Annamarya Scaccia spoke to a gang rape survivor about her experience and how the current conversation to stop the violence needs more male voices.
(Warning: Post contains a graphic, detailed account of a sexual assault.)
The assaults happened throughout the year. In the hallways, the gym, the classrooms.
Sometimes the boys were in pairs. Sometimes they were alone. They pushed 13-year-old Amy R.* against the walls or restrained her arms. They molested her body. As the year progressed, the attacks got worse. She told her teacher and her mom, but they both said she had to learn “to deal with that kind of attention—that all women had to deal with it.” Her mother didn’t want to know if Amy “got ruined,” and her male teacher said the boys “were out of control,” and she should just stay away from them.
That teacher witnessed two assaults. While he stopped the boys, he never punished them. Instead, he told Amy that if she was flirting with them, to stop, and to not wear perfume or makeup. She should wear high-necked shirts, he said, and if the boys tried anything, to “knock the hell out of them.” Another teacher also witnessed and stopped an attack—this time, the boys were punished but the teacher never uttered a word of it to Amy, nor did she question if it was the first or last time Amy was assaulted.
Amy had no one to protect her on that final school day in 1985.
It was her eighth grade class’s graduation. Seven boys, ages 12 to 15, cornered her in the gym. Two boys restrained her while the others sexually assaulted her. She screamed and fought back. A cafeteria worker investigating the noise yelled at Amy’s attackers to let her go. Free, she ran to the bathroom and hid.
Later, while on stage preparing for the ceremony, the boys found her alone in an enclosed space. They grabbed and dragged her back, shoving her down onto a table. A hand covered her mouth, her arms held down. They pushed her shirt and bra up, and pulled her pants and underwear down. Her legs were forced apart.
“I remember feeling smothered and struggling, and I remember pain. After that, things go grey,” says Amy, now 41. “I have an image of floating near the ceiling and looking down at myself, surrounded by these boys—I had known most of them since kindergarten—and then going away to some quiet, dim space like a waiting room, where I felt safe. The rest of the memories are scattered; there are bits of conversation, gloating, and laughter.”
Amy remembers being alone in the bathroom afterwards, the water running. She felt cold; blood streaked her legs and hands. She stared at herself in the mirror, repeating that she was OK, that nothing happened. Eventually, she returned to class, sat in the back, and spoke to no one. During graduation, in front of 100 people, she gave her valedictorian speech. Her picture was even taken with some of her attackers.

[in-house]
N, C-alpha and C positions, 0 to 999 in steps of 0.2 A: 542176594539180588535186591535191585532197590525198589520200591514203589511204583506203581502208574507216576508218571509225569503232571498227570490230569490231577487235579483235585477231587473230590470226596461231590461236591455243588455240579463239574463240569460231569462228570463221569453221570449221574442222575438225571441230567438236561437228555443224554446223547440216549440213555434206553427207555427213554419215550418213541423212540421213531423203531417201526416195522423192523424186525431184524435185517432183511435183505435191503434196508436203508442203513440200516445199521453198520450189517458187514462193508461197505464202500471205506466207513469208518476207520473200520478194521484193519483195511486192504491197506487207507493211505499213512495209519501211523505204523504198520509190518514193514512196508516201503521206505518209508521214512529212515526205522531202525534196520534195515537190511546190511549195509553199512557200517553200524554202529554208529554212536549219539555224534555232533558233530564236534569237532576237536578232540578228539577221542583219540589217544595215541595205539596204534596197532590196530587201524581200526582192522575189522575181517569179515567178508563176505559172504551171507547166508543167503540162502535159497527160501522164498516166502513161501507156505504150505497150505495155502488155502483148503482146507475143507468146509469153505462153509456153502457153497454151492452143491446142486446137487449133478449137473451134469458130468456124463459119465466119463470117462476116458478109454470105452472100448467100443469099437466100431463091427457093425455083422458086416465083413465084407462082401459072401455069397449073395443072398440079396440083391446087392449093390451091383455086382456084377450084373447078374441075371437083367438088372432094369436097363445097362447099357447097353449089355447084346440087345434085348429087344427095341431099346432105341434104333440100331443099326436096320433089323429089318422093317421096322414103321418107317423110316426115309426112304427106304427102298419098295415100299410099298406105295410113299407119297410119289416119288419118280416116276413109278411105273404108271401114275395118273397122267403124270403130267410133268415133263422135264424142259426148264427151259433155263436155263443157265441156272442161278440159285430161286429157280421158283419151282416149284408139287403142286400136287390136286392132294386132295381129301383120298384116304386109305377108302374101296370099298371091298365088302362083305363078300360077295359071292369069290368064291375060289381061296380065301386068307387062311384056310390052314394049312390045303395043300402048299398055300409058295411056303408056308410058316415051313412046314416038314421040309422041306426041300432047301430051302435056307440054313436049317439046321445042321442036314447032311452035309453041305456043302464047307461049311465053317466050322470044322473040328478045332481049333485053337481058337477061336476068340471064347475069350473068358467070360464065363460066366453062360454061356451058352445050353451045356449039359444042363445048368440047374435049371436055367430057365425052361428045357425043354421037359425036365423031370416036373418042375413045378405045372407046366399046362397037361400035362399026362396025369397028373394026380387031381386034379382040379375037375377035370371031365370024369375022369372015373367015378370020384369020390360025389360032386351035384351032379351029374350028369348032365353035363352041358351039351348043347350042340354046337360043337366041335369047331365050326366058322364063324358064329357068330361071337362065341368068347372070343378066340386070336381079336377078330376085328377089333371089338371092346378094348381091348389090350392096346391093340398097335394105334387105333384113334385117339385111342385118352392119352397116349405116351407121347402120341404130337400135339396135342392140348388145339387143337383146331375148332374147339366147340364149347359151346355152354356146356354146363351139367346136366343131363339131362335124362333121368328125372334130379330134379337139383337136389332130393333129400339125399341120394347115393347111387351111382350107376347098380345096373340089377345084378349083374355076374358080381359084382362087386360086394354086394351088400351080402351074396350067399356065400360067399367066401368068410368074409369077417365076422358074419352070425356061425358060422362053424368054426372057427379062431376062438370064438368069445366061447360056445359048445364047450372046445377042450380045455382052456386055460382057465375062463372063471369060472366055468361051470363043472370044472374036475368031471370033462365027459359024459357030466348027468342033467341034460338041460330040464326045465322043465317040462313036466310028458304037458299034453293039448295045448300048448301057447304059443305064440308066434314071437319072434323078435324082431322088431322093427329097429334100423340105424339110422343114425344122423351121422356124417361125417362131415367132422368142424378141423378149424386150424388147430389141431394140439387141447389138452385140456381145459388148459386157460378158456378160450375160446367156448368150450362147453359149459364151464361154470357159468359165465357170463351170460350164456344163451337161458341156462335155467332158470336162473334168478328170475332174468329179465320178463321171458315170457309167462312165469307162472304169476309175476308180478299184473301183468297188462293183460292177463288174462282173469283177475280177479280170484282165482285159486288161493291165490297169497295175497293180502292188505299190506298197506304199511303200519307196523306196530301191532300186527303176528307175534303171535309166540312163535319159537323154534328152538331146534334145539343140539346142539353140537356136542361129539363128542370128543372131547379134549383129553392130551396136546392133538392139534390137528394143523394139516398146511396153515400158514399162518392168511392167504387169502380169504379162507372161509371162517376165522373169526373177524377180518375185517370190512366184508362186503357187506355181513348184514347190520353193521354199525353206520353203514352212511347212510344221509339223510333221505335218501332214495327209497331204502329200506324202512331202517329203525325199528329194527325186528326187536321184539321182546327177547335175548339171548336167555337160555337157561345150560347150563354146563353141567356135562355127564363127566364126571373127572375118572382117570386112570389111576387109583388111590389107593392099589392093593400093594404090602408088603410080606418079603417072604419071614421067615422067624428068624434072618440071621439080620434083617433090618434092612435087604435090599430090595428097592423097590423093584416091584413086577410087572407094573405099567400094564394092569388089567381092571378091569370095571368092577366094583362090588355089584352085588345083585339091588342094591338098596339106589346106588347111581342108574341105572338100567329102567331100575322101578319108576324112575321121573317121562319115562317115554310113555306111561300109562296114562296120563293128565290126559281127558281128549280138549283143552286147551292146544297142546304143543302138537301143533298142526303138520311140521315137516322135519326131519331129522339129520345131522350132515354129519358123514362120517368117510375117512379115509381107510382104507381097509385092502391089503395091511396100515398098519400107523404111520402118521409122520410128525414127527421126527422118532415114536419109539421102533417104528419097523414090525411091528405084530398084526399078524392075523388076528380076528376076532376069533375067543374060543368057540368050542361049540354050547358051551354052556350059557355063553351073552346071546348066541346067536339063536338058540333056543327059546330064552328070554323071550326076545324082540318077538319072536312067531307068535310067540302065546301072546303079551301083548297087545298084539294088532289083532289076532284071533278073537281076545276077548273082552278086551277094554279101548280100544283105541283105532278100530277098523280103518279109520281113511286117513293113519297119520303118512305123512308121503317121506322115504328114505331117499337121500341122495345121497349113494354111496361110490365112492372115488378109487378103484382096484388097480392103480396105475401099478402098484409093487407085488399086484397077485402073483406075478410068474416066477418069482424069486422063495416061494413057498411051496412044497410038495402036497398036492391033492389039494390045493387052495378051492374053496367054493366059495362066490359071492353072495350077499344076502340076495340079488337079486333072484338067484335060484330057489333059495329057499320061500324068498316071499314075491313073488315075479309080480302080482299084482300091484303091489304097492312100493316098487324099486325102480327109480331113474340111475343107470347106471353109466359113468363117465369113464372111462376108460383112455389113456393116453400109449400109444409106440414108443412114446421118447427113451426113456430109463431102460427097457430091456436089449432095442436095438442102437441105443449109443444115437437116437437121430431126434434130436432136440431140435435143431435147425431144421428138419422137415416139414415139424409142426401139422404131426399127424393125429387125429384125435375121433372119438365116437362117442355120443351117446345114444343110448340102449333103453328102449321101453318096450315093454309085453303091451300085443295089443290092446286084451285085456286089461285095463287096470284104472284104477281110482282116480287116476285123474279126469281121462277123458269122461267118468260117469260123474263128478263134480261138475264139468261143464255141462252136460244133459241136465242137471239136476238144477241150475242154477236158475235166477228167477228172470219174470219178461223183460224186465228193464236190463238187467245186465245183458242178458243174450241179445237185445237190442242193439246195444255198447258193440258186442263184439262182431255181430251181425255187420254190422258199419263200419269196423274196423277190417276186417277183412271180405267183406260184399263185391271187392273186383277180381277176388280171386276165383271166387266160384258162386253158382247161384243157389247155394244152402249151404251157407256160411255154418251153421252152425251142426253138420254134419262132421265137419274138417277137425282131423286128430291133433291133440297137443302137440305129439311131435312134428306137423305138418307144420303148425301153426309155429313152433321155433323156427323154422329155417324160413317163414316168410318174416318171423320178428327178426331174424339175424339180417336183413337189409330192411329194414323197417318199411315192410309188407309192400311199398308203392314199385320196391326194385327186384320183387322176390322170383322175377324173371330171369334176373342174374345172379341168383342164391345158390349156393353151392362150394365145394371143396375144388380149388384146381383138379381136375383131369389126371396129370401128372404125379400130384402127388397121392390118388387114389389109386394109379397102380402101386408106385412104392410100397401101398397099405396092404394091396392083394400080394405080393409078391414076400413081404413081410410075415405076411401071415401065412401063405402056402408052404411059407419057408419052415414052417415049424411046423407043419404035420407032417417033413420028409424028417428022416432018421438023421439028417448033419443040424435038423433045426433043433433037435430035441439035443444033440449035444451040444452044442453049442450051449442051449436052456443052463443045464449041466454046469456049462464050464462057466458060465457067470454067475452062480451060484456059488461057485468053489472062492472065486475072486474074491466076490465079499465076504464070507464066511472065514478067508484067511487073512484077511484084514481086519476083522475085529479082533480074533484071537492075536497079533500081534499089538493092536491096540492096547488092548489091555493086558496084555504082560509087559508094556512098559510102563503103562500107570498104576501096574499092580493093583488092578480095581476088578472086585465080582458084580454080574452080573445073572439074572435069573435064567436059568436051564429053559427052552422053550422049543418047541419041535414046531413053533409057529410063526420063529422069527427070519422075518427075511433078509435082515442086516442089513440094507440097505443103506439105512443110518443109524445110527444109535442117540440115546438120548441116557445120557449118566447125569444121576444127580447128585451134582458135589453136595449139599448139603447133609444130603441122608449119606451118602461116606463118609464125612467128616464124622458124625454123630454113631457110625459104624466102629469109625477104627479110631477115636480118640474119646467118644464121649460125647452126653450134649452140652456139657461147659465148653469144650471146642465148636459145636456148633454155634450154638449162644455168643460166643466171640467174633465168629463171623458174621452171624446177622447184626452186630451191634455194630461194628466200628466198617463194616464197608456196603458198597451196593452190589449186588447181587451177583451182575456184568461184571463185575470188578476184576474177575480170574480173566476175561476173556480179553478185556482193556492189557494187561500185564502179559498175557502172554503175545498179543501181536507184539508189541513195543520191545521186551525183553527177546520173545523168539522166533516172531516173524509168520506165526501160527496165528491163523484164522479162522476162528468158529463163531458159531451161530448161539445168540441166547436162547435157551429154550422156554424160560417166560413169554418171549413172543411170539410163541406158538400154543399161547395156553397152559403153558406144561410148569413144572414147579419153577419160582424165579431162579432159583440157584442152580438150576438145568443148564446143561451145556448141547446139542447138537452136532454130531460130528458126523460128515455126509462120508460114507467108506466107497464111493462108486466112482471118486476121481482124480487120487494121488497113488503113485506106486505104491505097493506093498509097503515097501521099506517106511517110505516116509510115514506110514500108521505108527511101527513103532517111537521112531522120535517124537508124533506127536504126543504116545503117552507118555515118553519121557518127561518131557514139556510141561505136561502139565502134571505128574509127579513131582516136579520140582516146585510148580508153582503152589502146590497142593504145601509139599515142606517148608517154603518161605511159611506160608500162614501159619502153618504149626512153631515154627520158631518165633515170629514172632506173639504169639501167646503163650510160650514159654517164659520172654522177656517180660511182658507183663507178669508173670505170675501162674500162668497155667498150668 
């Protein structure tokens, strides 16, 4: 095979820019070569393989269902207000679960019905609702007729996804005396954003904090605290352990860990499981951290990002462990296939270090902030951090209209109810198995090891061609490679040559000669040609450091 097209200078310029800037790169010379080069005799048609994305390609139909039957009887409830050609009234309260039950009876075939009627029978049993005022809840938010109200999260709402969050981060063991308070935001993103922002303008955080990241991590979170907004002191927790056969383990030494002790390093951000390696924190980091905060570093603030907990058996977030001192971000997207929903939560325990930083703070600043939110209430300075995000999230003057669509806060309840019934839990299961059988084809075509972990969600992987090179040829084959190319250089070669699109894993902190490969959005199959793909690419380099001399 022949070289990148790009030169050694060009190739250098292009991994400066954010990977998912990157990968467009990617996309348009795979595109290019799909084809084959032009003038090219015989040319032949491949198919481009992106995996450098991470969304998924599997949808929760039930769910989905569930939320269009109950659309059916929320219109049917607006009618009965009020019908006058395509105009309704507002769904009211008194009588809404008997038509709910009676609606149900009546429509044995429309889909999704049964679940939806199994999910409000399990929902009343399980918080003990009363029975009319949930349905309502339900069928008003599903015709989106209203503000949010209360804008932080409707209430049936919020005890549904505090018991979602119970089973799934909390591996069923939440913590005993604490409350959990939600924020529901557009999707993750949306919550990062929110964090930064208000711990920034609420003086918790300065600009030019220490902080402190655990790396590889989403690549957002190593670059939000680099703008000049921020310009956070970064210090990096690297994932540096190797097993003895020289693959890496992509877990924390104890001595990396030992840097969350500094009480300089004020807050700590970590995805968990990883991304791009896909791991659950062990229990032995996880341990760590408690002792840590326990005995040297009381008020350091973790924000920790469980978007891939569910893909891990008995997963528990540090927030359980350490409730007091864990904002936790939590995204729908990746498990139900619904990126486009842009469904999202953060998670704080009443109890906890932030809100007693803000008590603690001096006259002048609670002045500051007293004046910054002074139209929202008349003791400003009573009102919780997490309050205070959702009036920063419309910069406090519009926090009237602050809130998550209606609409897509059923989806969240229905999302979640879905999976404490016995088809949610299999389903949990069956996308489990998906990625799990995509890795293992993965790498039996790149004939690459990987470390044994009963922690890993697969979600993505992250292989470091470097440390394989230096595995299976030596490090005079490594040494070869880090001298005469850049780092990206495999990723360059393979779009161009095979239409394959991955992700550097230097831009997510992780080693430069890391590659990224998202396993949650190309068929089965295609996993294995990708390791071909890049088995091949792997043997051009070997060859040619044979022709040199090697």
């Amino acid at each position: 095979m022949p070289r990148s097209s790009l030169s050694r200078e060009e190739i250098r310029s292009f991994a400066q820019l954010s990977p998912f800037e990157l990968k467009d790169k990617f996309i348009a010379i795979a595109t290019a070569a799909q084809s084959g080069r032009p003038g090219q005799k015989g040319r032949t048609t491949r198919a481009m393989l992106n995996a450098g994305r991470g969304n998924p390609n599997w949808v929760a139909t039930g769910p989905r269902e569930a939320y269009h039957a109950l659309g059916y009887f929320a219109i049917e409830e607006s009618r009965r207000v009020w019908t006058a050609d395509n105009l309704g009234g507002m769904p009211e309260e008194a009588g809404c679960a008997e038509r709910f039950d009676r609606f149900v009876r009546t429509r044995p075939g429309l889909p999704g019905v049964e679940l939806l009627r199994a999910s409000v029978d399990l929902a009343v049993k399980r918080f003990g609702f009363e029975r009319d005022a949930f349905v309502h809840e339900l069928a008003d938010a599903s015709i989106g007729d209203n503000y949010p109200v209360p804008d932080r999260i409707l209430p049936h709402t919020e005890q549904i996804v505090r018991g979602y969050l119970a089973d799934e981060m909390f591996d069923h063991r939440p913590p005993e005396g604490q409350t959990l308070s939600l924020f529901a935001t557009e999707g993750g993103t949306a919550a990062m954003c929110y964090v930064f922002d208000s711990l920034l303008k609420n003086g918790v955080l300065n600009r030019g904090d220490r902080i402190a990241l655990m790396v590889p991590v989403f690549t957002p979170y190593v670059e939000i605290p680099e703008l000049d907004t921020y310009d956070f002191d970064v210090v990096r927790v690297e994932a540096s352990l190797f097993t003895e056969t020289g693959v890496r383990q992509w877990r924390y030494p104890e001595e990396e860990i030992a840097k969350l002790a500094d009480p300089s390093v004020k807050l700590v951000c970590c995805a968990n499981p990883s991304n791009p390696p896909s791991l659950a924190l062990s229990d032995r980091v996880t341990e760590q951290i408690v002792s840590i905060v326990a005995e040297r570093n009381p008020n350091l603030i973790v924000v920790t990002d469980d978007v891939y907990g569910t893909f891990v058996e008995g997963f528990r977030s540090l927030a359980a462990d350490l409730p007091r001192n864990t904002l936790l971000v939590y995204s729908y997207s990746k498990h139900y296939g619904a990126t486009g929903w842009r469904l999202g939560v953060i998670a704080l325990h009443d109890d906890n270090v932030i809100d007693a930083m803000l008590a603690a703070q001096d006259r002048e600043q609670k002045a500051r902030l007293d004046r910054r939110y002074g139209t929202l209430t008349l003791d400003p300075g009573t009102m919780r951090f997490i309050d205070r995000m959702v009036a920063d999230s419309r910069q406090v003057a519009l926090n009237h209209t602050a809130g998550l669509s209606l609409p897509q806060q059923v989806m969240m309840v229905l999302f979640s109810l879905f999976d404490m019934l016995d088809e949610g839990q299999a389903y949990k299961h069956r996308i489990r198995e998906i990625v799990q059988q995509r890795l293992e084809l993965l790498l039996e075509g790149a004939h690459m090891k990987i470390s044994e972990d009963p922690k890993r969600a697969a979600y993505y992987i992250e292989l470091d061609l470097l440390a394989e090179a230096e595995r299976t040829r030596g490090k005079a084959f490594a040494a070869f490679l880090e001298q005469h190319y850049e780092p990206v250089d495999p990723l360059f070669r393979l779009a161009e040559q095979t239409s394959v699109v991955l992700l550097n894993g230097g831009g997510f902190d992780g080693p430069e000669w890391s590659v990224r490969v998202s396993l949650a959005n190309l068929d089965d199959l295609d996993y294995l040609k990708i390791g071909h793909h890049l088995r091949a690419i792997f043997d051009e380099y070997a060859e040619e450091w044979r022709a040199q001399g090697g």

“I have some of the photos. I was smiling even though I could barely breathe. My ribs were badly bruised during the assault and it hurt to move for about a month afterward,” she says. “I remember being very careful not to show my fear or my pain. I couldn’t let anyone know that I’d been raped.”
The boys threatened to harm her if she said anything.
“I felt that anyone I told would see me as ruined, as less than good, and at fault for what happened…I had already tried to get help several times and no one cared enough to make the boys who were molesting and assaulting me stop,” she says.
“To many survivors of multiple perpetrator assaults, the perpetrators are not just those who actively participate in the assault, but also those who are watching and do nothing to stop it,” says Rape, Abuse, and Incest National Network’s (RAINN) VP of Victim Services, Jennifer Marsh. “Many perpetrators who participate in multiple perpetrator assaults would most likely never commit a rape by themselves. The idea that partaking in the assault reinforces membership in a particular group is why we often see these types of assaults among sports teams, fraternities, gangs, etc.”
This desire for “group reinforcement” is unique to multiple assailant rape, suggests the 1979 book, Men Who Rape: The Psychology of the Offender. Gang rape offenders are not only compensating for feelings of anger, frustration, and inadequacy; they’re also driven by the “rapport, fellowship, and cooperation with the co-offenders.” Put bluntly: The victim is merely a means of validation and interaction, of asserting dominance.
Participation, for those involved after the rape is initiated, can be an issue of social obligation or a way to fortify their masculinity and achieve respect. Their immersion also offers the initiator a false sense of absolution, and “satisfies the need…to feel in charge and in control.” Even accomplices—bystanders and restrainers alike—present a means of power. It’s intimidation by numbers.